Geology and Astronomy are scientific fields of study that deal with different realms that are nonetheless highly related and relevant to one another. For a long time, students of both fields labored to try and understand and answer the puzzle of the seemingly vast discrepancy between the age of the earth and the age of the cosmos. Students of geology used techniques like the study of erosion and sedimentation rates. Astronomers and physicists grappled with the dichotomy using motion rates and energy consumption data. Yet, for a long time the data failed to make sense, always leaving scientists with the inevitable problem that the Earth seemed either too young or old to fit the picture. It was the discovery of radioactivity that finally broke some of the seemingly impassible barrier to bringing the age question into focus. Radioactive rock was proved to be significantly slowing the cooling of the Earth, proving that calculations made so far vastly underestimated the age of the Earth, finally bringing the numbers calculated for the earth and the cosmos closer together.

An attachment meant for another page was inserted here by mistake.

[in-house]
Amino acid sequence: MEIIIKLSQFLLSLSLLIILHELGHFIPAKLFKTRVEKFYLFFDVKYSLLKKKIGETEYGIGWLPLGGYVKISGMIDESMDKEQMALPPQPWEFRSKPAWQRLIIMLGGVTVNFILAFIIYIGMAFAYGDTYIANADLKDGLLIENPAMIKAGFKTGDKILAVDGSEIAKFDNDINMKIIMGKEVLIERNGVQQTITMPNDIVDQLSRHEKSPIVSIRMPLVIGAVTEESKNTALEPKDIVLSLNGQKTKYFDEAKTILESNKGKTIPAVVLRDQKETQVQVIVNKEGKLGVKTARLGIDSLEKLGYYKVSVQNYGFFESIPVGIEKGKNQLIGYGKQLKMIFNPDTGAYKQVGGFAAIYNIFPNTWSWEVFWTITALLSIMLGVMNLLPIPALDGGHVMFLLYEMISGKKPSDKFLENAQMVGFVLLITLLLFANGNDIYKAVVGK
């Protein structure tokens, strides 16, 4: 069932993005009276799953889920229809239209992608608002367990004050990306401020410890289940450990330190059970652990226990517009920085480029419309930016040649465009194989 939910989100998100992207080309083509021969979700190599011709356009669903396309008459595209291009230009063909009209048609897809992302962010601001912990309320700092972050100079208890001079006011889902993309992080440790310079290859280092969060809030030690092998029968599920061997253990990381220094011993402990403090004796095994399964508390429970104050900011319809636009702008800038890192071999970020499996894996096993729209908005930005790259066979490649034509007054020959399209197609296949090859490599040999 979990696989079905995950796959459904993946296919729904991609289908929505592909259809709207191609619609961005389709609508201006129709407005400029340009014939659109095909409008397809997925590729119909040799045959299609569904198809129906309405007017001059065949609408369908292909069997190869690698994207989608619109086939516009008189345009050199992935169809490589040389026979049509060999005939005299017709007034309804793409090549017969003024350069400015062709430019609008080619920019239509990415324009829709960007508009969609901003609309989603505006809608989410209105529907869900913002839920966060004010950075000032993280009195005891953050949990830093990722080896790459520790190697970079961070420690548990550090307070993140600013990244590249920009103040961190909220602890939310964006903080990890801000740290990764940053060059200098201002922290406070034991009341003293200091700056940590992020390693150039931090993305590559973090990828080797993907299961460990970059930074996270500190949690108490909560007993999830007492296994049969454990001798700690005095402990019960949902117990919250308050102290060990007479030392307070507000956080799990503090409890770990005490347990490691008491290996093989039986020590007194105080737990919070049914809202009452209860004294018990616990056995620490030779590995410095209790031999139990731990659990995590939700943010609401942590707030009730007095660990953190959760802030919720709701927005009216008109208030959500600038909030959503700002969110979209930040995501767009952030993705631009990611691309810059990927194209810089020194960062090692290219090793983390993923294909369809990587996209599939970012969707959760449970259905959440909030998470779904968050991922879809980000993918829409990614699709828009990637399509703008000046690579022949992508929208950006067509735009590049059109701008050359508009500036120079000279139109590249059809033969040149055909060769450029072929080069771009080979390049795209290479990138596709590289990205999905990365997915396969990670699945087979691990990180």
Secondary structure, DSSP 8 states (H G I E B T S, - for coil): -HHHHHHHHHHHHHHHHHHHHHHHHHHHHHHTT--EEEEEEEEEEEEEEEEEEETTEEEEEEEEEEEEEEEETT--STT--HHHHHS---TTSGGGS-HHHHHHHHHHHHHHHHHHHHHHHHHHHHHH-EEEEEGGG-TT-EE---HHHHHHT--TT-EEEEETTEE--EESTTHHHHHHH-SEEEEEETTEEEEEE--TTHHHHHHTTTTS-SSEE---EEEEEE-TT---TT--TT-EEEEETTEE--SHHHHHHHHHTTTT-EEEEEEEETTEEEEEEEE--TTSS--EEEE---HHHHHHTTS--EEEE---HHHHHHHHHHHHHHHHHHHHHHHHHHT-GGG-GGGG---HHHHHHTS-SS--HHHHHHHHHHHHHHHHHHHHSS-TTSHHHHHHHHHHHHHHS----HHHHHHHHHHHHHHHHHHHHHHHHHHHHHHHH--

Key Takeaways:

- The study of radioactivity allowed scientists to calculate the age of rocks, minerals, and even the earth itself.
- Scientists discovered that radioactive decay (and, later, nuclear fusion) explains how stars can produce heat and light for long periods of time.
- Early geologists’ studies of erosion and sedimentation rates to determine the age of the earth resulted in a wide range of calculations.

“For a long time the apparent discrepancy between the age of earth and the age of the cosmos posed a great problem to geologists and astronomers alike.”

Read more: https://blogs.scientificamerican.com/history-of-geology/radioactivity-and-earth-180-s-age/